Numerous short walks start in downtown Queenstown, including a scenic leg-stretch around Queenstown Gardens on the small peninsula overlooking Lake Wakatipu. Another easily accessible highlight is the more strenuous climb up Queenstown Hill, with a pay-off of panoramic views of the lake, Cecil Peak, the Remarkables and more.
Many more short but memorable walks can be found within a half-hour drive, including the amble around Arrowtown’s Chinese Settlement reimaging life during the gold rush, and the undulating path around Lake Hayes ringed by mountain vistas. Wine lovers can explore ruggedly handsome Gibbston on foot, visiting cellar door tasting rooms and recharging with a vineyard lunch.
On the way to Glenorchy is the turn-off to Moke Lake, a hidden gem nestled among tussocky peaks. A loop track here circumnavigates the serene lake, with options to extend the outing by heading south towards Lake Wakatipu or further into the backcountry via the Moonlight Track.
A wonderful day out can be had along the leisurely Lakeside Trail tracing the Frankton Arm around to Kelvin Heights before joining up with the Jack’s Point track. This popular option serves up non-stop lake and mountain views along with several tasty refreshment stops.
On fine days, the all-day return walk to the summit of Ben Lomond (1748m) reveals epic scenes stretching into Mount Aspiring National Park. The Skyline gondola offers an exciting shortcut to Bob’s Peak, shaving a couple of hours or so off the outing. Regardless of whether you shorten your journey with the gondola or decide to hike the full track unassisted, Ben Lomond is a challenging track in an alpine environment so there are a few things to know before you go.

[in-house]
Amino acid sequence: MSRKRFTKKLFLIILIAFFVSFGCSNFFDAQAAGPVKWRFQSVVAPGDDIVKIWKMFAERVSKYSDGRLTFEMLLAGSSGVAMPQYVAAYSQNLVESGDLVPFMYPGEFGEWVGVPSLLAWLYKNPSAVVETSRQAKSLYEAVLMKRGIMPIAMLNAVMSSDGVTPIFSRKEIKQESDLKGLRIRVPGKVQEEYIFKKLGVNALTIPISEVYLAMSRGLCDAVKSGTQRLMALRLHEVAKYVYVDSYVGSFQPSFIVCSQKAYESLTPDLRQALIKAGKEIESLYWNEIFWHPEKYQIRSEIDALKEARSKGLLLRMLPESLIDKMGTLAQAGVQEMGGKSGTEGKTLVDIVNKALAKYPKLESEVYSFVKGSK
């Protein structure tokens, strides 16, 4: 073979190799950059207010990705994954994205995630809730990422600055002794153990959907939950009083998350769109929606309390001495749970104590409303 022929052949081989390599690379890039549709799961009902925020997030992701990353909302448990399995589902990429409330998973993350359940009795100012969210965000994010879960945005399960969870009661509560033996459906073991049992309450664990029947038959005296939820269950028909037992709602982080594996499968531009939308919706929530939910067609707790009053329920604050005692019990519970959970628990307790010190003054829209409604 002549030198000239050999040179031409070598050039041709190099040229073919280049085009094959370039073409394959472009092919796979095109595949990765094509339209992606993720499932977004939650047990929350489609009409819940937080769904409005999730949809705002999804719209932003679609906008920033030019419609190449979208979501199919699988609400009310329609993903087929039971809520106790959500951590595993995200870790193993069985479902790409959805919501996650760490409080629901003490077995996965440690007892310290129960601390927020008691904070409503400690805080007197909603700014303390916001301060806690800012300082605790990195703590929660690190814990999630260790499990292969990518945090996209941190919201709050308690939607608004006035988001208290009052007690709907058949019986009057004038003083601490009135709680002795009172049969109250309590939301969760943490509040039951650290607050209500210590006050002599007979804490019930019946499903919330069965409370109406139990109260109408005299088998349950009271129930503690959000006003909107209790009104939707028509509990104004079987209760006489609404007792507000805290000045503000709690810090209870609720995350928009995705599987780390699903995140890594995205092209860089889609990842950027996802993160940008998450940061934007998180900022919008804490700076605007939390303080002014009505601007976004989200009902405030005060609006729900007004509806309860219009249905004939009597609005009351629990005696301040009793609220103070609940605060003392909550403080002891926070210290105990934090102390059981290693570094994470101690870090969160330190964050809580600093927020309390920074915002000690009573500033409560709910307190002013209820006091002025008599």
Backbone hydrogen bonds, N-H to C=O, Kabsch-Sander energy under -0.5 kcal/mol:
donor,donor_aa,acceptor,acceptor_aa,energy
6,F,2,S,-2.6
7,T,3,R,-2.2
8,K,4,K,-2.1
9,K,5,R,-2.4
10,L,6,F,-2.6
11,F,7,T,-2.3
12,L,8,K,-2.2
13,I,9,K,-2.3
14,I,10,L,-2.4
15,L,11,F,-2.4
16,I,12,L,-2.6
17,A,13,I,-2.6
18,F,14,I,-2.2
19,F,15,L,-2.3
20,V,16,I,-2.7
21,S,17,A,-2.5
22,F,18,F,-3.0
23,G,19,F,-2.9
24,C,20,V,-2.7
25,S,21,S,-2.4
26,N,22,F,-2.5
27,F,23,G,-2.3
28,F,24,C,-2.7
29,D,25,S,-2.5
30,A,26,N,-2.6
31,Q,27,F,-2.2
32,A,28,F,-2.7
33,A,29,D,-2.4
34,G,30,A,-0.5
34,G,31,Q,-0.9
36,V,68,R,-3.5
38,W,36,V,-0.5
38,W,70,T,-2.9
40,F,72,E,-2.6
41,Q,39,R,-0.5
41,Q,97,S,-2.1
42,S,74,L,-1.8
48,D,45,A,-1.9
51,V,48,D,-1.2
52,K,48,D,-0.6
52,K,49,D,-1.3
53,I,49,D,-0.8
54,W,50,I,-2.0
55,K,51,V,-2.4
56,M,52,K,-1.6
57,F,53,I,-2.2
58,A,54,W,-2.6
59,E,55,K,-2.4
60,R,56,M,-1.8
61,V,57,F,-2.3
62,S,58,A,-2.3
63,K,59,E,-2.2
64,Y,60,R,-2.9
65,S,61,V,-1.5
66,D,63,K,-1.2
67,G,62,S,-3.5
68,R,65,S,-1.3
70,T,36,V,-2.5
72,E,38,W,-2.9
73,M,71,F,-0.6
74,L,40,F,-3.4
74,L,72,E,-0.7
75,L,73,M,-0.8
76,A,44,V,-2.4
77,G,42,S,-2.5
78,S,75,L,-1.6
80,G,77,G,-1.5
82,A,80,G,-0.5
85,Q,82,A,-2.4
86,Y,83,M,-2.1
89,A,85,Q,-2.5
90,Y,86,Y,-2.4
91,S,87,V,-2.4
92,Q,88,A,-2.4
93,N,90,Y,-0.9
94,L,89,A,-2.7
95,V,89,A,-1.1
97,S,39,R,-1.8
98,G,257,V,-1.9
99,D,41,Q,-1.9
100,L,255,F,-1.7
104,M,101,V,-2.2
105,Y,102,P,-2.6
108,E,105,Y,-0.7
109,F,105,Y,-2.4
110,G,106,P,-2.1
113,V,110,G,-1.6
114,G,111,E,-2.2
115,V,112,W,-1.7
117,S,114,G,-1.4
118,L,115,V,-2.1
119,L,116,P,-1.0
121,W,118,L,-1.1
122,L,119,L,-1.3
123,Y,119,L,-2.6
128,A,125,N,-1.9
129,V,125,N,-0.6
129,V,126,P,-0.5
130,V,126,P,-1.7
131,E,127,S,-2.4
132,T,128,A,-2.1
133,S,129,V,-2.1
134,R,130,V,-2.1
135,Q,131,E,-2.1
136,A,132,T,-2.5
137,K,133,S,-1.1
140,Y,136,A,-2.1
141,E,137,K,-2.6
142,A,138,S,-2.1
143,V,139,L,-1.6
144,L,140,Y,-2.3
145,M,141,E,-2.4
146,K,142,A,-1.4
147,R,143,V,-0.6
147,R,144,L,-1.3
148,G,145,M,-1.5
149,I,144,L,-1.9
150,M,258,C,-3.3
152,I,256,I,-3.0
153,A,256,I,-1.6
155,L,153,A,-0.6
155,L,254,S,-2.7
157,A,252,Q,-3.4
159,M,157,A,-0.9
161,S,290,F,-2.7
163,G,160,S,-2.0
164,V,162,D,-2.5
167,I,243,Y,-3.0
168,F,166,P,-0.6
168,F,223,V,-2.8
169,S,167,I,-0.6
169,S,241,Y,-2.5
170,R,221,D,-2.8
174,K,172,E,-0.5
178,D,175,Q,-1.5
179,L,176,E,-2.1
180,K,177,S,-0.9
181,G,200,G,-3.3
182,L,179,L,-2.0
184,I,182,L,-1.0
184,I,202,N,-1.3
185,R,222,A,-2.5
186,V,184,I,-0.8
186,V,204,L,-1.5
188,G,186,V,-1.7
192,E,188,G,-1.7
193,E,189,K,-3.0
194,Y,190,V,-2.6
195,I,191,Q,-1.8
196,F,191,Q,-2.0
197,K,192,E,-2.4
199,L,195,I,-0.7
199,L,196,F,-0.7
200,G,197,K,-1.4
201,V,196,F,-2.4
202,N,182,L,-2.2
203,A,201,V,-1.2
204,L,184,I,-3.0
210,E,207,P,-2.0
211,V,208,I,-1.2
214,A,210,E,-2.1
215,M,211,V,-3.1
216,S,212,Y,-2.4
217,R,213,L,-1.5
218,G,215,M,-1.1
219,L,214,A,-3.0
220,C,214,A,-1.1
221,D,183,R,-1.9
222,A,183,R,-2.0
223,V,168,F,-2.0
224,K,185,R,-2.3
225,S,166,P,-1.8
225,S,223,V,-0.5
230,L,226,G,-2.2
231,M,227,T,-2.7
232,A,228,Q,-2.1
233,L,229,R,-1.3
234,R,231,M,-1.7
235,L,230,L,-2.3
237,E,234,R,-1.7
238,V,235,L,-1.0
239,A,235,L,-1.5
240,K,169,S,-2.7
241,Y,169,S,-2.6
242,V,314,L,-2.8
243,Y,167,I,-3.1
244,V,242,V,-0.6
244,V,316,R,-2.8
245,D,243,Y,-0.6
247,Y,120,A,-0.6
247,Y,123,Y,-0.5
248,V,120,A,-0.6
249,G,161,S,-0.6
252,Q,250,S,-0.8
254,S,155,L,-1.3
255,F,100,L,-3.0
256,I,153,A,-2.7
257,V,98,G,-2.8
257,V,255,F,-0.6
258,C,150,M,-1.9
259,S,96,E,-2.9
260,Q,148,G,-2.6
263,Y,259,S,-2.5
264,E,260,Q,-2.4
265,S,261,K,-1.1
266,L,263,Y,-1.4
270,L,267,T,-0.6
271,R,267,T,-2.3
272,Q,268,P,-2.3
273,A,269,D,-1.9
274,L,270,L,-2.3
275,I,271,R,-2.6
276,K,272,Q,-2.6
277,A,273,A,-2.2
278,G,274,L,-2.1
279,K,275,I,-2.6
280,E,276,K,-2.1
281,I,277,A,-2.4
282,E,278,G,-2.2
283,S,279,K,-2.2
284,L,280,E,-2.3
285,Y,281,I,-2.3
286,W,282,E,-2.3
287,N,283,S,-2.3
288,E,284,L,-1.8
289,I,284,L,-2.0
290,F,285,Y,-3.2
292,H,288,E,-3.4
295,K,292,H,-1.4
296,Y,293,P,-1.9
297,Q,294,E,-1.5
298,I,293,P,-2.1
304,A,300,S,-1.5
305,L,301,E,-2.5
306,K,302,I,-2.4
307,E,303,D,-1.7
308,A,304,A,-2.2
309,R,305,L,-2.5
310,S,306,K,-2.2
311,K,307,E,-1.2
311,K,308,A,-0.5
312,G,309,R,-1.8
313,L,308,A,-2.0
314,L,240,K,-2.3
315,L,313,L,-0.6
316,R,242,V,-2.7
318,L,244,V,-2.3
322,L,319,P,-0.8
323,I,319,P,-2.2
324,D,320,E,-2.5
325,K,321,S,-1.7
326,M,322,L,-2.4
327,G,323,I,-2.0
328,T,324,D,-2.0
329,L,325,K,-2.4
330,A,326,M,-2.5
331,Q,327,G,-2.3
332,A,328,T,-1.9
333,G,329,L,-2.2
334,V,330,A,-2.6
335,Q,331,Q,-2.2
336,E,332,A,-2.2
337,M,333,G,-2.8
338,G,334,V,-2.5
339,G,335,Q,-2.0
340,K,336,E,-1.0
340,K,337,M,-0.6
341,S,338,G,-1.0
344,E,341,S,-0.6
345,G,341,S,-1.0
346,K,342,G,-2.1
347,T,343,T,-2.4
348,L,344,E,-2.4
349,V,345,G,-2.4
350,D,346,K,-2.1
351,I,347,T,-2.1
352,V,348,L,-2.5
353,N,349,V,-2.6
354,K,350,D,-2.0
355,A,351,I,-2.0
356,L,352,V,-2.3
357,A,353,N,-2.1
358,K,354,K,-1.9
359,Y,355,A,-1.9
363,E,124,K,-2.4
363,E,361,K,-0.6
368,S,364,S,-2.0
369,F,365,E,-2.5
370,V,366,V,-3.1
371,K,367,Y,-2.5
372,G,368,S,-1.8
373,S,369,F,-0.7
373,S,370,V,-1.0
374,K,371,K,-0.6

If you're after a variety of short and long trails, a day could easily be spent hiking around Arrowtown, starting with the historic Sawpit Gully circuit followed by the easier, cross-country wander to the historic Shotover Bridge.
Queenstown makes a great base for the many multi-day hikes in the World Heritage Areas of Mount Aspiring and Fiordland National Park. Highlights include three Great Walks: the Routeburn, Milford and Kepler, and the Greenstone Caples and Hollyford Tracks. Staying in communal DOC huts set in spectacular locations along the trails is an unforgettable part of the New Zealand hiking experience.
Walkers need to be fully equipped, self-sufficient and capable of carrying a heavy pack for several hours a day. If this sounds a little outside your comfort zone, fully guided options are available, where your load is lessened to a daypack, and comfy lodgings come complete with hot, hearty meals.
With a stunning scenic flight and fascinating local insights as part of the deal, heli-hikes are the ultimate way of getting off the beaten track. Popular options include Middle-earth themed trips with snow landings, and Earnslaw Burn – a spectacular alpine basin decorated with multiple waterfalls and a hanging glacier.
Heli-hikes can also be combined with winery visits, 4WD tours, fly-fishing adventures, and overnight stays in remote lodges. All tastes and levels of fitness are catered for.
Despite their close proximity to civilisation, many of the day-walks around Queenstown are in rugged terrain, crossing rivers or streams and following steep tracks with precipitous drop-offs. Sturdy shoes or proper hiking boots are generally required, as is appropriate clothing for the conditions. The weather can deteriorate very quickly, especially in the mountains. Read the New Zealand Outdoor Safety Code to prepare for any trip into the backcountry.
Many of the more challenging walks are maintained by the Department of Conservation (DOC). Visitor centre staff can help choose the right walk or hike for you and advise on track conditions, weather forecasts, guided trips and transport services. The Queenstown DOC office is on ground level at 50 Stanley Street.